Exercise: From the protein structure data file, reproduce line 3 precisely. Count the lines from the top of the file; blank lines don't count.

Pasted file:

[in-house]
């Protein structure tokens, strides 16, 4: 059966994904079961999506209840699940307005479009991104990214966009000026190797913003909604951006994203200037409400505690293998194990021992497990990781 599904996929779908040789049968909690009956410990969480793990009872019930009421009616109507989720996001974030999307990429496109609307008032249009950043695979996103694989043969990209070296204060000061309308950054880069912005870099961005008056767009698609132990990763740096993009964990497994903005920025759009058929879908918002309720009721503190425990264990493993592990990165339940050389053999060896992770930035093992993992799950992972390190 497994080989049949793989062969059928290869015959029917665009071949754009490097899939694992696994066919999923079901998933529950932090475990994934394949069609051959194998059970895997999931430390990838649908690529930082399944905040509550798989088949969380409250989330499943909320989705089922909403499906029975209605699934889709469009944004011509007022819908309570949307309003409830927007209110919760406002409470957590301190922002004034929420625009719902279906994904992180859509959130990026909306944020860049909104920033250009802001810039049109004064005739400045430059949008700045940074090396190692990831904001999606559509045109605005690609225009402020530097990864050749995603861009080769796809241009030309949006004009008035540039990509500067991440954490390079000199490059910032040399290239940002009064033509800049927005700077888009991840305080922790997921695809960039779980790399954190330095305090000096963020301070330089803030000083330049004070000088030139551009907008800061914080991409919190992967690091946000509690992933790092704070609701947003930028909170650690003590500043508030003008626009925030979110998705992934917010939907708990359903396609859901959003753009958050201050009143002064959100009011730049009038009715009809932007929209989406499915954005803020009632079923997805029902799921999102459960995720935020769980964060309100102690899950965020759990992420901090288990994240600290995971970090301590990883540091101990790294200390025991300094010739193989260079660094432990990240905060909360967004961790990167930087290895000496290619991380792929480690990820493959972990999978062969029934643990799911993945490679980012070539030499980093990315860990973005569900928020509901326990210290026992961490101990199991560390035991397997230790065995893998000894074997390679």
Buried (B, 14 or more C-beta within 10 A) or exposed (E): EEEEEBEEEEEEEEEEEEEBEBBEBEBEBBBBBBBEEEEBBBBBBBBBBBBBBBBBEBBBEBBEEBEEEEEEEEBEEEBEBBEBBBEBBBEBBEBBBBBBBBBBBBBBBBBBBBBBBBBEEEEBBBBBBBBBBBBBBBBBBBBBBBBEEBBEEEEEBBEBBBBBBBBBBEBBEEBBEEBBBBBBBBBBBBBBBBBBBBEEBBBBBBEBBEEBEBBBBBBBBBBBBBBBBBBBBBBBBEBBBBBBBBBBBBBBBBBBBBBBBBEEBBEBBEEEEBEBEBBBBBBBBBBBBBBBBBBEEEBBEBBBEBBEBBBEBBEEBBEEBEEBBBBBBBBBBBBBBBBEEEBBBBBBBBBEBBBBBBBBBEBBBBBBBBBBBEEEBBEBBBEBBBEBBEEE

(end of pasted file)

Buried (B, 14 or more C-beta within 10 A) or exposed (E): EEEEEBEEEEEEEEEEEEEBEBBEBEBEBBBBBBBEEEEBBBBBBBBBBBBBBBBBEBBBEBBEEBEEEEEEEEBEEEBEBBEBBBEBBBEBBEBBBBBBBBBBBBBBBBBBBBBBBBBEEEEBBBBBBBBBBBBBBBBBBBBBBBBEEBBEEEEEBBEBBBBBBBBBBEBBEEBBEEBBBBBBBBBBBBBBBBBBBBEEBBBBBBEBBEEBEBBBBBBBBBBBBBBBBBBBBBBBBEBBBBBBBBBBBBBBBBBBBBBBBBEEBBEBBEEEEBEBEBBBBBBBBBBBBBBBBBBEEEBBEBBBEBBEBBBEBBEEBBEEBEEBBBBBBBBBBBBBBBBEEEBBBBBBBBBEBBBBBBBBBEBBBBBBBBBBBEEEBBEBBBEBBBEBBEEE